It was on the morning of December 17, 1903, when brothers Wilbur and Orville Wright, who spent four years devising the first successful powered aeroplane -- the Wright Flyer -- presented to the world one of the greatest inventions of all time, 'Powered Flight'. With Orville at the controls, the heavier-than-air Wright Flyer took off at Kitty Hawk, North Carolina, in the US, and flew for just 12 seconds, travelling 120 feet, and reaching a top speed of 6.8 mph. Since then, powered flight (involving aeroplanes) has revolutionised how we travel and how wars are fought. So how does an aeroplane fly?
Today, we are way into the Jet Age. Most aircraft we see parked at airports or crisscrossing the sky above are powered by noisy jet engines, usually attached to the wings. These jet aircraft are larger, faster and have greater range, compared with propeller-driven aircraft.
There is a common misconception that it's the engines which solely aid a plane in flight. In fact, a plane takes to the air, due to specific roles being played by the engines and the wings, supporting each other.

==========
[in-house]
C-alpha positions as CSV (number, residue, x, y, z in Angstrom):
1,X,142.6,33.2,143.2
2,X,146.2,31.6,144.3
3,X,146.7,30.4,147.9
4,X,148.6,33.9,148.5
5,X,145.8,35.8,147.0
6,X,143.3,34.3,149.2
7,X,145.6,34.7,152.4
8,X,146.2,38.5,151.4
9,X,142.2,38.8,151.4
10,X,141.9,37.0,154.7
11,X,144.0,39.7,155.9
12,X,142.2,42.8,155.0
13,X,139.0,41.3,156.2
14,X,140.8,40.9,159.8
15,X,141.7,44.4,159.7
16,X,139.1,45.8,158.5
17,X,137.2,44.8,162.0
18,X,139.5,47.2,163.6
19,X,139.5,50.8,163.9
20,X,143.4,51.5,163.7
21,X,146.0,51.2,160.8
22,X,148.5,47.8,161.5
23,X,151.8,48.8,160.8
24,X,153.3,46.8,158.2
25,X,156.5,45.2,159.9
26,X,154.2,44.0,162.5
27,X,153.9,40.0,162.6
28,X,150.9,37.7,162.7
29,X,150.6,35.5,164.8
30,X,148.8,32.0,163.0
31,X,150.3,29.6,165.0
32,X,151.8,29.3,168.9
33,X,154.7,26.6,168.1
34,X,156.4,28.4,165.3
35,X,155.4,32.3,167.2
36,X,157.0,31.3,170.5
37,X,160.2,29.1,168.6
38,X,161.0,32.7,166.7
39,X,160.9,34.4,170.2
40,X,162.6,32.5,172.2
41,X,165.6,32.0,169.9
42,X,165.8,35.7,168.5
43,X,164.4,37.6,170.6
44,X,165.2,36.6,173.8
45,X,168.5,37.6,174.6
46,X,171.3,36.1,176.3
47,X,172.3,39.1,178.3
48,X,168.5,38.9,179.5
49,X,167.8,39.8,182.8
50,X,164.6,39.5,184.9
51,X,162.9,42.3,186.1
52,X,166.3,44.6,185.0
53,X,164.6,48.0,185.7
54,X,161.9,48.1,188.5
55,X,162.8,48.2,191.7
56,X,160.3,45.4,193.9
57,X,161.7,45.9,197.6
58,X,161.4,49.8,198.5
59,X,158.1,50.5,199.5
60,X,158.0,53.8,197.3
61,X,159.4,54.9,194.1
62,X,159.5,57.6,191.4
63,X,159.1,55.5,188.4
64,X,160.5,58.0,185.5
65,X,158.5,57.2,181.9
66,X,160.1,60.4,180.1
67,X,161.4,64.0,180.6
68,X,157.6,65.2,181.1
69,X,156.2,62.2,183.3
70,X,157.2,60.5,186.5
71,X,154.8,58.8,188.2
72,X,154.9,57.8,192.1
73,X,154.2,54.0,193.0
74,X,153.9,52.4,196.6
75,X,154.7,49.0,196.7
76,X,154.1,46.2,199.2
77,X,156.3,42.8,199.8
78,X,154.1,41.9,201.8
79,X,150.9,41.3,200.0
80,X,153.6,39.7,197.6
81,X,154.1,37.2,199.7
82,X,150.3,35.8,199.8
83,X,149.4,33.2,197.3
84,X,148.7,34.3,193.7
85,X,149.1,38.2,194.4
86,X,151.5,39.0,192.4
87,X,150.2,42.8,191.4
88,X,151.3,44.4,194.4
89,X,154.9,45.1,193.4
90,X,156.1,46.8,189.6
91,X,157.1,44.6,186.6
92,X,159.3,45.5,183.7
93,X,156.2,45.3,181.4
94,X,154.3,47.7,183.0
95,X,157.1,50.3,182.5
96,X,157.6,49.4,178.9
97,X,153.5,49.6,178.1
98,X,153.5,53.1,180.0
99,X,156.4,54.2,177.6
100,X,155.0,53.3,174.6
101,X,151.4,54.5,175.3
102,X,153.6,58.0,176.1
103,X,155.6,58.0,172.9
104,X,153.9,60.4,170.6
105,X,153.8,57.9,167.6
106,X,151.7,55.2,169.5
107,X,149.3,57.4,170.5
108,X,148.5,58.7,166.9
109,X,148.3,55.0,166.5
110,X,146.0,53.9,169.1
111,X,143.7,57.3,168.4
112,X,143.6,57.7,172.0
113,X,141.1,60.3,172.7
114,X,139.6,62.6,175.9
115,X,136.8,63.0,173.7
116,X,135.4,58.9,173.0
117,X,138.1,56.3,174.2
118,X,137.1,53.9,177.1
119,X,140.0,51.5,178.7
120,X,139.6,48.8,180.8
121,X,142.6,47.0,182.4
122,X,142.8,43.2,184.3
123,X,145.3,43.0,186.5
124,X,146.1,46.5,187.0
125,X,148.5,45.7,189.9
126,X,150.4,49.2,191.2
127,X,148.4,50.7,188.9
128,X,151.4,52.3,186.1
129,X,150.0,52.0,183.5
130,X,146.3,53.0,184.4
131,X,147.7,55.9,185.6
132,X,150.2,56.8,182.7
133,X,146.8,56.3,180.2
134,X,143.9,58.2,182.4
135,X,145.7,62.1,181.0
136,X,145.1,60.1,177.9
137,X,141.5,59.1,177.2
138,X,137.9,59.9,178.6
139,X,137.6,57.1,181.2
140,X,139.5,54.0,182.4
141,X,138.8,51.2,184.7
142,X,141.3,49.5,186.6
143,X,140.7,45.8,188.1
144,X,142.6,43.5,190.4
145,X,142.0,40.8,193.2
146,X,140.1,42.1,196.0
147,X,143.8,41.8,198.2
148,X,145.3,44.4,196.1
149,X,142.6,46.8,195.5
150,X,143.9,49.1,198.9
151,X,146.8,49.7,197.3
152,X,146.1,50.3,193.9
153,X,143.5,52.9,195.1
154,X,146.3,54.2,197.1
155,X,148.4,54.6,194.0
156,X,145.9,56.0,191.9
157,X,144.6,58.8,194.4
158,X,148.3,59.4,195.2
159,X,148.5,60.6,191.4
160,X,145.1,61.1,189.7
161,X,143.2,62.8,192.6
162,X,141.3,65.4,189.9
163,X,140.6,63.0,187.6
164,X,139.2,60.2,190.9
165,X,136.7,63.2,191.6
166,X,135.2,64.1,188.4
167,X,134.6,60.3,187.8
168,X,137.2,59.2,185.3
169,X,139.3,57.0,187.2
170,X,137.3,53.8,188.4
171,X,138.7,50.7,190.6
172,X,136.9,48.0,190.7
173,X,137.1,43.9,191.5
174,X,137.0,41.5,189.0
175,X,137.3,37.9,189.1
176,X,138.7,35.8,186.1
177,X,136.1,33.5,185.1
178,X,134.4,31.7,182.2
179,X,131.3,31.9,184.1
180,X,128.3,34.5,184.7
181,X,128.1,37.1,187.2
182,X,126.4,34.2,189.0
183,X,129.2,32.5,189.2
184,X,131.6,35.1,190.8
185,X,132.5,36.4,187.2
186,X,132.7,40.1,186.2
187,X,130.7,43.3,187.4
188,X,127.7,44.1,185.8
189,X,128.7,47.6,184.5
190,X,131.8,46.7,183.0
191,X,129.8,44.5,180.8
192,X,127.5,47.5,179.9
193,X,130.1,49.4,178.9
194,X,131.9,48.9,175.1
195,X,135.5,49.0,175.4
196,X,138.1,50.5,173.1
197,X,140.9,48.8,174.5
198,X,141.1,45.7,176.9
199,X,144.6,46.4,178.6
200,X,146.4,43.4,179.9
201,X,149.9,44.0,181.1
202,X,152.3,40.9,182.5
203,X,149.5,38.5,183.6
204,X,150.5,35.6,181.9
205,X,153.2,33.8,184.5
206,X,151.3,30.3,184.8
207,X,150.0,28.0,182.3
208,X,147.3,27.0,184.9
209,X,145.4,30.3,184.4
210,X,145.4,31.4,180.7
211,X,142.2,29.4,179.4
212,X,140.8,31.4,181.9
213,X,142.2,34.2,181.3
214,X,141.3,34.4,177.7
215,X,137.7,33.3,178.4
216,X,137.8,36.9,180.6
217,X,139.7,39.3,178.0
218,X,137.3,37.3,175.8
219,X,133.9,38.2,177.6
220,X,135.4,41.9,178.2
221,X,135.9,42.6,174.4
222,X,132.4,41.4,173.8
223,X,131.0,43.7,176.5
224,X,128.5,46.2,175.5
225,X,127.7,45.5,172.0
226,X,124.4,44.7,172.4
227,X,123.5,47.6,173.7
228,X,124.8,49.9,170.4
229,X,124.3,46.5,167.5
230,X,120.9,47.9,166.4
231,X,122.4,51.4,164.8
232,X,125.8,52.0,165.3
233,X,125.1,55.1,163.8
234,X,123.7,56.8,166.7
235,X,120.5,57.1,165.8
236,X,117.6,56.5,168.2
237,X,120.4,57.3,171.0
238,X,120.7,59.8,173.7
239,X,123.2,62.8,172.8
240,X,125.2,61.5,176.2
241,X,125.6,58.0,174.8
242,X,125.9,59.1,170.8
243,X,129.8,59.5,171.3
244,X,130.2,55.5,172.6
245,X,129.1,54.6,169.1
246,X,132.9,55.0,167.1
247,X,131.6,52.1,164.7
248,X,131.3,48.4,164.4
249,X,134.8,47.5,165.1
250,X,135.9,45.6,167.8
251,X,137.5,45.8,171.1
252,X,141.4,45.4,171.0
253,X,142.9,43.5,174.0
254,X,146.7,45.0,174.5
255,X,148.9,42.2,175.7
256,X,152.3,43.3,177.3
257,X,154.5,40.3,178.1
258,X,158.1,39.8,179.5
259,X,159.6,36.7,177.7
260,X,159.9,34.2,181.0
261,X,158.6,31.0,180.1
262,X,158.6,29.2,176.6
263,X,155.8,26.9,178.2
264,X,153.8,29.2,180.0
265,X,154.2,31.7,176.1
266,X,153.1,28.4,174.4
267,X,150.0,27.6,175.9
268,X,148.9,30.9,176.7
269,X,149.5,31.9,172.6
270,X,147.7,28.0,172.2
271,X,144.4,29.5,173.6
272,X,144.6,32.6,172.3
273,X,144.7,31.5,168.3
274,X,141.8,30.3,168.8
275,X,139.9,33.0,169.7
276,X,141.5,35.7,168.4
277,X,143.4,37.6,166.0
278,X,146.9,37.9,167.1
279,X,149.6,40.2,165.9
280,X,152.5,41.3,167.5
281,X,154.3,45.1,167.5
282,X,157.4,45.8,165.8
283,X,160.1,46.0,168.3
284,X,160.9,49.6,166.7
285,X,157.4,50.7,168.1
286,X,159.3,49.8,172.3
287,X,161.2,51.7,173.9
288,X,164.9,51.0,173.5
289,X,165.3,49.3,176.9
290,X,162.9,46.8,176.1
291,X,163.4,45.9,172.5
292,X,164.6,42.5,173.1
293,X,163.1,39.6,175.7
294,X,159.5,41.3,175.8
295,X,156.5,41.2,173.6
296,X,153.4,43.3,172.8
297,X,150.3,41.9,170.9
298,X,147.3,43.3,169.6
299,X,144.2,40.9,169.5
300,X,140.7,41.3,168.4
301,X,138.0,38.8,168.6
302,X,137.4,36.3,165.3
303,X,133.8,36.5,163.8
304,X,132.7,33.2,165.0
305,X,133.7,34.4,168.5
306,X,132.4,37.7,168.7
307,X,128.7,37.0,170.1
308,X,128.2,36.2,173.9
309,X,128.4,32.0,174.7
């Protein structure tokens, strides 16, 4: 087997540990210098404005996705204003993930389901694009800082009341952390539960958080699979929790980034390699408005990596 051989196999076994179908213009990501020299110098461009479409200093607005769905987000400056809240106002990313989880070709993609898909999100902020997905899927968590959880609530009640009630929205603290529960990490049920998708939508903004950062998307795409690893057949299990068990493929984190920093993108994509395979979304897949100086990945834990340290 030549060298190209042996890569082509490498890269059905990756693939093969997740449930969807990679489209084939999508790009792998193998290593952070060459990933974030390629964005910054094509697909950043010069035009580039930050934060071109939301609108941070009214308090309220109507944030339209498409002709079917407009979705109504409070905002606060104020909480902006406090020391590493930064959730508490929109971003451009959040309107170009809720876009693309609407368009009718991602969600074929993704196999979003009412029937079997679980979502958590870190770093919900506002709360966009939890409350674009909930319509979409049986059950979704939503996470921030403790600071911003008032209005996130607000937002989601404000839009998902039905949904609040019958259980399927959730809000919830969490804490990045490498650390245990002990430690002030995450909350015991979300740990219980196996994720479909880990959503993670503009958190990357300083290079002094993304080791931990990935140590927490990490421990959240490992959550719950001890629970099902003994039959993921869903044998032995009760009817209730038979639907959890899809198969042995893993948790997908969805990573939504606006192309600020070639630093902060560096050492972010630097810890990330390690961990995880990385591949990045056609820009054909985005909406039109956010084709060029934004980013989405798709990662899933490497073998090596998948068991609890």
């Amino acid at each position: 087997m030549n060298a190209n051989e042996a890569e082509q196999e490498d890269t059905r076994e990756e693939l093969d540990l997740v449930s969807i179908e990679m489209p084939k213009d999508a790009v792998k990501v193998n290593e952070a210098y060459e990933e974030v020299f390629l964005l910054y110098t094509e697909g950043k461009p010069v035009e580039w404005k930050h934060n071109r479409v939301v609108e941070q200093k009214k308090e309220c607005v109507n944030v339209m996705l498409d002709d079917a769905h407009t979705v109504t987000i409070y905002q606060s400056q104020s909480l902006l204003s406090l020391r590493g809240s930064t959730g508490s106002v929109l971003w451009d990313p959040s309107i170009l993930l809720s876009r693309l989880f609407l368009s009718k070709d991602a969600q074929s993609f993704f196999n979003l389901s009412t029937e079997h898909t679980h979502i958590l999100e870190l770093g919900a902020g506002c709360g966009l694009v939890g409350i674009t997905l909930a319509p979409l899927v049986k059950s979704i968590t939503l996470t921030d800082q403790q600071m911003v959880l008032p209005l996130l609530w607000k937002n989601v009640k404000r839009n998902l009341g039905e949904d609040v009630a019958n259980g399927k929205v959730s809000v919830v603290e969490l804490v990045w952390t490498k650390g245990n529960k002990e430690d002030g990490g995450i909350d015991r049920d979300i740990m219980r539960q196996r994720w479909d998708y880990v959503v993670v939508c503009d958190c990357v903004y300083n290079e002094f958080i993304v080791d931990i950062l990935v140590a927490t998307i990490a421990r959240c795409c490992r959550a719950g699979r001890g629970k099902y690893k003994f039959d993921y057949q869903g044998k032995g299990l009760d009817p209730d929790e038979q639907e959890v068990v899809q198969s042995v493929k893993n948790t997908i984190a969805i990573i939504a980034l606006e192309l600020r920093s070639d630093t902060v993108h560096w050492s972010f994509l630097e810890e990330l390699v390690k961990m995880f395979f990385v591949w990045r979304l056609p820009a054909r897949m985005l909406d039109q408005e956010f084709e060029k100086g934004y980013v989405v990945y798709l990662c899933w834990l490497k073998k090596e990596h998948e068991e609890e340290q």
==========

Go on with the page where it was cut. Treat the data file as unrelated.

There are 4 forces at play:
Lift: It is created when air flows over an aircraft's wing (aerofoil). It is perpendicular to the flight path through the wing's centre of lift, and opposes the downward force of weight.
Thrust: It is achieved when air is pulled in and then pushed out in the opposite direction (through the engine), thus moving an aircraft forward.
Drag: It resists the movement of an aircraft through the air.
Weight: It is the force with which gravity attracts a body (in this case an aircraft) towards the centre of the Earth.
The above forces work together to achieve aerodynamics, which is an aircraft's ability to move through the air. Newton's third law of motion, 'For every action, there is an equal and opposite reaction', explains how the engines and wings work in tandem, enabling an aircraft to move through the sky.
The force of the hot exhaust gas shooting backwards from the jet engine pushes the aircraft forward, thus creating a moving current of air over the wings. The wings are designed to rapidly push that air downwards, in turn powering the plane upwards, taking off into the sky.
During this time, the force from the engine thrust exceeds the drag, which is attempting to pull the plane back down. When a plane flies horizontally at a steady speed, lift from the wings balances the weight of the plane, while the thrust balances the drag, and the plane is in flight.
To descend, a pilot reduces a plane's lift slightly, by decreasing thrust and increasing drag, which allows the plane’s weight to bring it back to the ground, aided by gravity.